“For decades U.S. poets and those in the know have been talking about Tranströmer, the haunting Swedish poet who’s supposedly been on the Nobel shortlist for years. Now that he’s actually taken this year’s prize, he’s no longer a secret. Readers can choose from several selections of poems with different English translators—from New Directions, Ecco, Graywolf, and others—all of which are pretty good, though this little book rushed out by FSG may be the best introduction . . . U.K. poetry star Robertson offers his lucid versions of 15 poems from throughout Tranströmer’s long career, which began in the ’50s . . . While readers will certainly be left wanting more pages, the fact that they will is a tribute to Robertson’s clear and deep sympathy with Tranströmer’s world.” —Publishers Weekly (starred review)

“His renderings are more fluid when it comes to English syntax than some translations I’ve read that may be more accurate but are somewhat stilted . . . Robertson has done justice to the greatest qualities of Tranströmer’s poems: their evocative, striking imagery and uncanny metaphorical resonance . . . It’s a collection that sparks with an exquisite, awakened awareness of the world.” —Barbara Carey, Toronto Star

“Robin Robertson, himself no mean verse-maker, has taken a small selection from Tranströmer’s 11 volumes and rendered them beautifully. And he has done so in a form that maintains the resonance and forceful imagery of the originals, and their engagement with the natural world, as well as providing a nimble introduction . . . Lovely stuff.” —Globe & Mail

“Robertson's fine work comes at an ideal time . . . Tranströmer’s world is deeply northern, with scenes of snow, islands in chill waters, clouds and mists. But always, he is really speaking about innerscapes of the human soul . . . Robertson transmits the startle.” —Philadelphia Inquirer

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Product Details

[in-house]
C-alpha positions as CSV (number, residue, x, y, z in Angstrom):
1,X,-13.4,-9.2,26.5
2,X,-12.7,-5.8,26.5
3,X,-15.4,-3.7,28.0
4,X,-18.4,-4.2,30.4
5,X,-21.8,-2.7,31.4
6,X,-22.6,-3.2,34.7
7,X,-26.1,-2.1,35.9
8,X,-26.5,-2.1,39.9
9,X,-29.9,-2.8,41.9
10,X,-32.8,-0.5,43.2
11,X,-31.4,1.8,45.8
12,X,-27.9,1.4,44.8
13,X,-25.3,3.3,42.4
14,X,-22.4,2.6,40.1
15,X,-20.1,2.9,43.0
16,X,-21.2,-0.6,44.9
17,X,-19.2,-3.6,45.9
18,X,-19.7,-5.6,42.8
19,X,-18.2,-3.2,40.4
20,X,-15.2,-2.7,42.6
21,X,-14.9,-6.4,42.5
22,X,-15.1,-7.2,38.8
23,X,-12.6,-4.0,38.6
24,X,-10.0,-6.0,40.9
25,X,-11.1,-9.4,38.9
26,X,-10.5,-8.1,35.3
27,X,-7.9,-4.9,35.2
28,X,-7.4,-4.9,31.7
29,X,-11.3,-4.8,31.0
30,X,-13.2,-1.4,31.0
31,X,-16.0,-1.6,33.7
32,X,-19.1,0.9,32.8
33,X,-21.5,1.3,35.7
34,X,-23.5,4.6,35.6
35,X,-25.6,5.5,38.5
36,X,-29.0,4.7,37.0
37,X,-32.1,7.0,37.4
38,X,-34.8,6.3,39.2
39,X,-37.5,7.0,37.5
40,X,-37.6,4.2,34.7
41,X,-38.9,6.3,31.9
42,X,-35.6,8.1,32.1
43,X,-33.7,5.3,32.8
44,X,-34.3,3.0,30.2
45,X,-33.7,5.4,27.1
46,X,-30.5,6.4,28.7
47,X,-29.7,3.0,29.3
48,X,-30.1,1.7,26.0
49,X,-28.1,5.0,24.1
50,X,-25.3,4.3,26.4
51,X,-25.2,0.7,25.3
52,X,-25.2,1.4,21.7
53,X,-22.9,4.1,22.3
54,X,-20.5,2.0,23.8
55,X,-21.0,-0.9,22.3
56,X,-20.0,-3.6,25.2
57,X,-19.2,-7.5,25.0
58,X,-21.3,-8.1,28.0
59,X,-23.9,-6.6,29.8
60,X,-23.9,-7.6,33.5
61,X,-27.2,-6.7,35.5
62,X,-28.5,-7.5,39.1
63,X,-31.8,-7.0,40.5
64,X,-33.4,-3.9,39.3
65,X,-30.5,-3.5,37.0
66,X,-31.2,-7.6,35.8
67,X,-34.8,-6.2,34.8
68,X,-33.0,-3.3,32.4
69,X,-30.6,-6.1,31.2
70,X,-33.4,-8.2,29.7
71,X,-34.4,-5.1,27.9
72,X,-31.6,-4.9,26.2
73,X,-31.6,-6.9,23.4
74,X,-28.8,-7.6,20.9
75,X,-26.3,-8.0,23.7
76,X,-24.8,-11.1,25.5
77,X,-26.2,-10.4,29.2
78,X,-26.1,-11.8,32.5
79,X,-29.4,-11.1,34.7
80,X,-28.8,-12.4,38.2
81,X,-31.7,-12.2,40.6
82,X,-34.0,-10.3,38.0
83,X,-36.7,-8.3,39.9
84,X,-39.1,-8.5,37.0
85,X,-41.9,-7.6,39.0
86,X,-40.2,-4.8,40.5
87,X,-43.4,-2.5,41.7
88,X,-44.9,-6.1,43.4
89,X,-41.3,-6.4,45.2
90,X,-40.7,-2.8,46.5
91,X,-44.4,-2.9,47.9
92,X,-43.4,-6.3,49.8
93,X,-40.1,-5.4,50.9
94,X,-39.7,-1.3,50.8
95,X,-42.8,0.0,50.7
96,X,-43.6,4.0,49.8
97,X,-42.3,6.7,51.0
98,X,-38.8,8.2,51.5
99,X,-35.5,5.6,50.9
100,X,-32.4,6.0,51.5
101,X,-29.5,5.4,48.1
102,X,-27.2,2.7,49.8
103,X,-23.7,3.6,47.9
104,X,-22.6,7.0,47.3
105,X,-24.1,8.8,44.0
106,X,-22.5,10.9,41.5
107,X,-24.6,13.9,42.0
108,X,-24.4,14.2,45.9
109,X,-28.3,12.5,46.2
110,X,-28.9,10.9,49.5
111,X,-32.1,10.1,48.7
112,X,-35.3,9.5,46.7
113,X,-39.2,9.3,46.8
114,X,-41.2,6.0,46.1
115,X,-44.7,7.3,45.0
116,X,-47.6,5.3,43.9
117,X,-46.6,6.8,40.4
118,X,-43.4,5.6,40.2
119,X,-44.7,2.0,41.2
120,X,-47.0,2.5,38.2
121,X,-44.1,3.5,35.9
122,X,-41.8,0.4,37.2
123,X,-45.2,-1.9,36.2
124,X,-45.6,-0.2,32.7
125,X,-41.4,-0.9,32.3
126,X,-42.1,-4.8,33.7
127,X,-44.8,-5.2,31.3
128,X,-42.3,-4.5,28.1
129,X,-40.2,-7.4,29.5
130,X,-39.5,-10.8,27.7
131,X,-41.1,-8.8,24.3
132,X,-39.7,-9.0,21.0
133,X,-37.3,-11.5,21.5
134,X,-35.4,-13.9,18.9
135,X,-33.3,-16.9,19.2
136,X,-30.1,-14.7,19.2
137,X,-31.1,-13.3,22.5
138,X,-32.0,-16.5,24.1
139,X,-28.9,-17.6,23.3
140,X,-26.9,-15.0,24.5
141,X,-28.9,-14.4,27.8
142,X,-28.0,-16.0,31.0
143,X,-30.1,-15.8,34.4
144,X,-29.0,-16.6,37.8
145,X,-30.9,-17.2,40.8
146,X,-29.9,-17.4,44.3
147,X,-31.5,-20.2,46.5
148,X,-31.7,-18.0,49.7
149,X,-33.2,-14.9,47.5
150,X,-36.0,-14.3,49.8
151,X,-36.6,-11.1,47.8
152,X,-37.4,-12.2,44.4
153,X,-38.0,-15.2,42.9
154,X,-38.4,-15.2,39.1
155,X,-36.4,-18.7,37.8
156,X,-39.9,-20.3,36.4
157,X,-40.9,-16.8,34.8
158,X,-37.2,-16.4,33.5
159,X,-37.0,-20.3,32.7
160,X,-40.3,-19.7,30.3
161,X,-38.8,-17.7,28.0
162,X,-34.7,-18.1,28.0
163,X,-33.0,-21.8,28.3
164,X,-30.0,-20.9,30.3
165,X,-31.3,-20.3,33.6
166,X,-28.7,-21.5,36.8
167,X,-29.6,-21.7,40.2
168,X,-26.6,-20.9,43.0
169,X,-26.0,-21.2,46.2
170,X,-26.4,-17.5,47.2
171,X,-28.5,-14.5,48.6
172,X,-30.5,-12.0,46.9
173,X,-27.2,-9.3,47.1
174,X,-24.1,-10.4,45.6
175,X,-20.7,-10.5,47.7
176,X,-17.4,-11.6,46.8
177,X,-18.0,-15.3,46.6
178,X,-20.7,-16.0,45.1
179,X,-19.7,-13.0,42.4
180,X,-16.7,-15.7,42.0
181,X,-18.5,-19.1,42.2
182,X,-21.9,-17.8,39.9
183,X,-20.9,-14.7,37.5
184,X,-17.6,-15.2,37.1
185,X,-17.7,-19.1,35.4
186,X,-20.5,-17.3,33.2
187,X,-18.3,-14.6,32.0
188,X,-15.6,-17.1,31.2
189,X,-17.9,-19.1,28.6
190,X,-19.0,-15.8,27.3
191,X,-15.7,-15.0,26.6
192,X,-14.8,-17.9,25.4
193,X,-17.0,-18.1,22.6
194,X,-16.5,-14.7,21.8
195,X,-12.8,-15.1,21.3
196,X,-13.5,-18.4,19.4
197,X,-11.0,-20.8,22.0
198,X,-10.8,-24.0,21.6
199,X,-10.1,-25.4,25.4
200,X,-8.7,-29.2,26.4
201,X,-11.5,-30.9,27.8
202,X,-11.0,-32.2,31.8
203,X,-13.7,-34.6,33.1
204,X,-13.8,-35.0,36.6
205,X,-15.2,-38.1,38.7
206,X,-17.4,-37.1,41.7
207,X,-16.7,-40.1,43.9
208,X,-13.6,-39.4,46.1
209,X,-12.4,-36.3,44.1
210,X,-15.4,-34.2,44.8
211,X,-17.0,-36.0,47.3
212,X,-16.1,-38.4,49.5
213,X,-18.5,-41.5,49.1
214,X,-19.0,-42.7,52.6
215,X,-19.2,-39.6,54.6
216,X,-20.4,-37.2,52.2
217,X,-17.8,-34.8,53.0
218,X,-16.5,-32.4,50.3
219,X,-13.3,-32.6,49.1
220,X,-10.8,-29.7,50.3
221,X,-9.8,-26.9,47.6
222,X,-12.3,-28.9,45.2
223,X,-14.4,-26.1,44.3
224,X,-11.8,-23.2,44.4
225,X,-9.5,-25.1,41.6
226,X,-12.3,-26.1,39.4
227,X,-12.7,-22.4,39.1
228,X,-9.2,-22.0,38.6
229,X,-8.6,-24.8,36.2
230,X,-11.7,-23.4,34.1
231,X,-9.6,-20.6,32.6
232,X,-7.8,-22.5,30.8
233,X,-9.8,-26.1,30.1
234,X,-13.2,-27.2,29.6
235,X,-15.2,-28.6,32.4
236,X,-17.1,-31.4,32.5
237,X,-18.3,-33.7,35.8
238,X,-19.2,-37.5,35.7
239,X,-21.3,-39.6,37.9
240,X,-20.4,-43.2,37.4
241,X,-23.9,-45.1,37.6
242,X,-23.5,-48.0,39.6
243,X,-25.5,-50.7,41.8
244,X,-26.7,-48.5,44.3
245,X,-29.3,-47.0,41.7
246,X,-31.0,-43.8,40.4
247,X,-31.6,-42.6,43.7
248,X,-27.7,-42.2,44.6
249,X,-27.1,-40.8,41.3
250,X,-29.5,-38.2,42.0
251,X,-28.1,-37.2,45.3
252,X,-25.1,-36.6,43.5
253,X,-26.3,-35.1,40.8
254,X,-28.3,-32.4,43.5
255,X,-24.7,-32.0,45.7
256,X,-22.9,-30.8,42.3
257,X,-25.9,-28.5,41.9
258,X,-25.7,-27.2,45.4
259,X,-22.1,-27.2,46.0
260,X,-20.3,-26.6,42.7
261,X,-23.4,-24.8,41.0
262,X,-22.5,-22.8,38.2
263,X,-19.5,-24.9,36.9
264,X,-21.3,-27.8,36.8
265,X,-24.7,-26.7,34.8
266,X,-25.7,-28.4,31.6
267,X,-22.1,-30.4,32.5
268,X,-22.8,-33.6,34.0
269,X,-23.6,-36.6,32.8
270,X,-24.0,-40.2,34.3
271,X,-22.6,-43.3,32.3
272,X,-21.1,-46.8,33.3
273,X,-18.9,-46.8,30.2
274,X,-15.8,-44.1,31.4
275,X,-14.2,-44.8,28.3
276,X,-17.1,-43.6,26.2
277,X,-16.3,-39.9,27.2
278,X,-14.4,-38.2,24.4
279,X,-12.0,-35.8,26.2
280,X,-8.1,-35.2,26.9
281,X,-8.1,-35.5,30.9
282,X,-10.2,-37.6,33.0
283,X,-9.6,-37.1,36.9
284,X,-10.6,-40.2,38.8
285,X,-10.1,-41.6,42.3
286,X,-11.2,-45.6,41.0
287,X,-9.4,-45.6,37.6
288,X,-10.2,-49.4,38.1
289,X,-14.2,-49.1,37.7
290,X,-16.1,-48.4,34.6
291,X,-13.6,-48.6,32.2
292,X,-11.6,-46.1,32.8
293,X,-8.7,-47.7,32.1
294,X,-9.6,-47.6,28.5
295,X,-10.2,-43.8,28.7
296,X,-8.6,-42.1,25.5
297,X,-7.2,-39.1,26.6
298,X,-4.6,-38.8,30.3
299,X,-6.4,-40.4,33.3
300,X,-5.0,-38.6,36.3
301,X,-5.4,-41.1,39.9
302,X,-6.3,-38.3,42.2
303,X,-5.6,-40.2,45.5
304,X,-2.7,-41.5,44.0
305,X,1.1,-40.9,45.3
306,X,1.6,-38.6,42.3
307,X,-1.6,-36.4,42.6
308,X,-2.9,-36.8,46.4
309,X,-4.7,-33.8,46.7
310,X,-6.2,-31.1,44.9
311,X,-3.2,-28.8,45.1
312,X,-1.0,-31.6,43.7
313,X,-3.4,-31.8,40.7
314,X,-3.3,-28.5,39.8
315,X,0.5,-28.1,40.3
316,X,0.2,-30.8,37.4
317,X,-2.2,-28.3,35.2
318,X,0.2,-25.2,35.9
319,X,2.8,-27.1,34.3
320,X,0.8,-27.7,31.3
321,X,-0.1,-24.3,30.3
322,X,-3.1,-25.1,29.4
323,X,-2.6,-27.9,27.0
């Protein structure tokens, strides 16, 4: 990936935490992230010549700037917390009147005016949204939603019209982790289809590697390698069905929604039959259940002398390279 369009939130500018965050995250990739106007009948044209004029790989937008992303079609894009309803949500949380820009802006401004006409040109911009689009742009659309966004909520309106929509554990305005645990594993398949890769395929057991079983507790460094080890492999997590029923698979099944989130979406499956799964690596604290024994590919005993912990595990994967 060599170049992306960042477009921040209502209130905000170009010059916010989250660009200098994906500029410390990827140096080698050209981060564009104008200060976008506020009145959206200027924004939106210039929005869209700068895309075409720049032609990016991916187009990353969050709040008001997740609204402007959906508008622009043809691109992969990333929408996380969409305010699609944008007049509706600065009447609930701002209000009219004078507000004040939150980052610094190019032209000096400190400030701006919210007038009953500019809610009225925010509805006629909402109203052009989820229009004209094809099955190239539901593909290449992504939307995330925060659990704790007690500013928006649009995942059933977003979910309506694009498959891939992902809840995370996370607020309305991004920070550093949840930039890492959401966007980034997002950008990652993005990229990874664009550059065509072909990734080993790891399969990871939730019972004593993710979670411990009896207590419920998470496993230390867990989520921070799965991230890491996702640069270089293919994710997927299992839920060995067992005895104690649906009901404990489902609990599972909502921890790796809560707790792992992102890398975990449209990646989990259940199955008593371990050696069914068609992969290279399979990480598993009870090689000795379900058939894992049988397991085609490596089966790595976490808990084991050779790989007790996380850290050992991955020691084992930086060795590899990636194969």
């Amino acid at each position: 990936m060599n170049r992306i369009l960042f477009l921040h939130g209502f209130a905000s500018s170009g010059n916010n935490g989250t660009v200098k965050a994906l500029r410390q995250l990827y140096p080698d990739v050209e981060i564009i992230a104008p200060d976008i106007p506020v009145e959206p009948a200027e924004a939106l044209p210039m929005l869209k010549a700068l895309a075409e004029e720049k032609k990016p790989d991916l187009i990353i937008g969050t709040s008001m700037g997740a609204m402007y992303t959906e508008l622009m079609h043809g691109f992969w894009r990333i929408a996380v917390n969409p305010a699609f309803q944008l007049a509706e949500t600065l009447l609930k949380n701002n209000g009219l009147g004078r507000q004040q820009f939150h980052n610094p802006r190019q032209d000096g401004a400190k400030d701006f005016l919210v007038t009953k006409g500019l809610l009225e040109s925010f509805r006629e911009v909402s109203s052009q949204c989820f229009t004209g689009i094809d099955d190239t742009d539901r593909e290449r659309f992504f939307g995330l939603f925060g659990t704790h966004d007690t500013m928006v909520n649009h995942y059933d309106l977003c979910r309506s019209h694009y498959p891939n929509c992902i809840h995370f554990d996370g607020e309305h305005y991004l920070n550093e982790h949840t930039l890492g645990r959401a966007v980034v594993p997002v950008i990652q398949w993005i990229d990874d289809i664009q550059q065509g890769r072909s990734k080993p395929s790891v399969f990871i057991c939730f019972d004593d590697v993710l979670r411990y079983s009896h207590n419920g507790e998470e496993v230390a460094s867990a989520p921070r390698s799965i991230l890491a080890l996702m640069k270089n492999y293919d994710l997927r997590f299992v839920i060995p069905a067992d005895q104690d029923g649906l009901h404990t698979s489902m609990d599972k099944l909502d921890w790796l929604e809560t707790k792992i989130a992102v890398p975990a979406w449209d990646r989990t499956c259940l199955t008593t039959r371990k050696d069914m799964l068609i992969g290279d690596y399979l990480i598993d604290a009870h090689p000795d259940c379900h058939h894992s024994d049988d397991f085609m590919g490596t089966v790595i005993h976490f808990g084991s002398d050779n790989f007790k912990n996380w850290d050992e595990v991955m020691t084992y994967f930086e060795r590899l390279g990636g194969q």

• ISBN-13: 9780374533533
  • Publisher: Farrar, Straus and Giroux
  • Publication date: 12/19/2011
  • Pages: 64
  • Sales rank: 959,589
  • Product dimensions: 5.45 (w) x 8.28 (h) x 0.19 (d)

Meet the Author

Tomas Tranströmer was born in Stockholm in 1931. He is the author of eleven books of poetry and has received numerous international honors. In October 2011 he was awarded the Nobel Prize in Literature. He lives with his wife in Stockholm.

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Customer Reviews

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Sort by: Showing 1 Customer Reviews
  • Posted January 11, 2012

    more from this reviewer

    Wonderful new versions of poems by Nobel Prize winner

    Reading poetry in translation always leaves one wondering - how true to the original is the translation? Did the translator emphasize fidelity to the meanign of the words and conveying them in roughly in the order as originally presented (as much as syntax allows)? Or did the translator pay more attention to the overall mood and sounds of the poem?

    Transtromer (whose work I am just now discovering) has been translated many times. Reading these side by side with other translations, one is struck by how elegant these are in English.

    These are wonderful versions of the poems ("versions" is Robertson's word) and though the book is short you'll find yourself returning to these poems many times.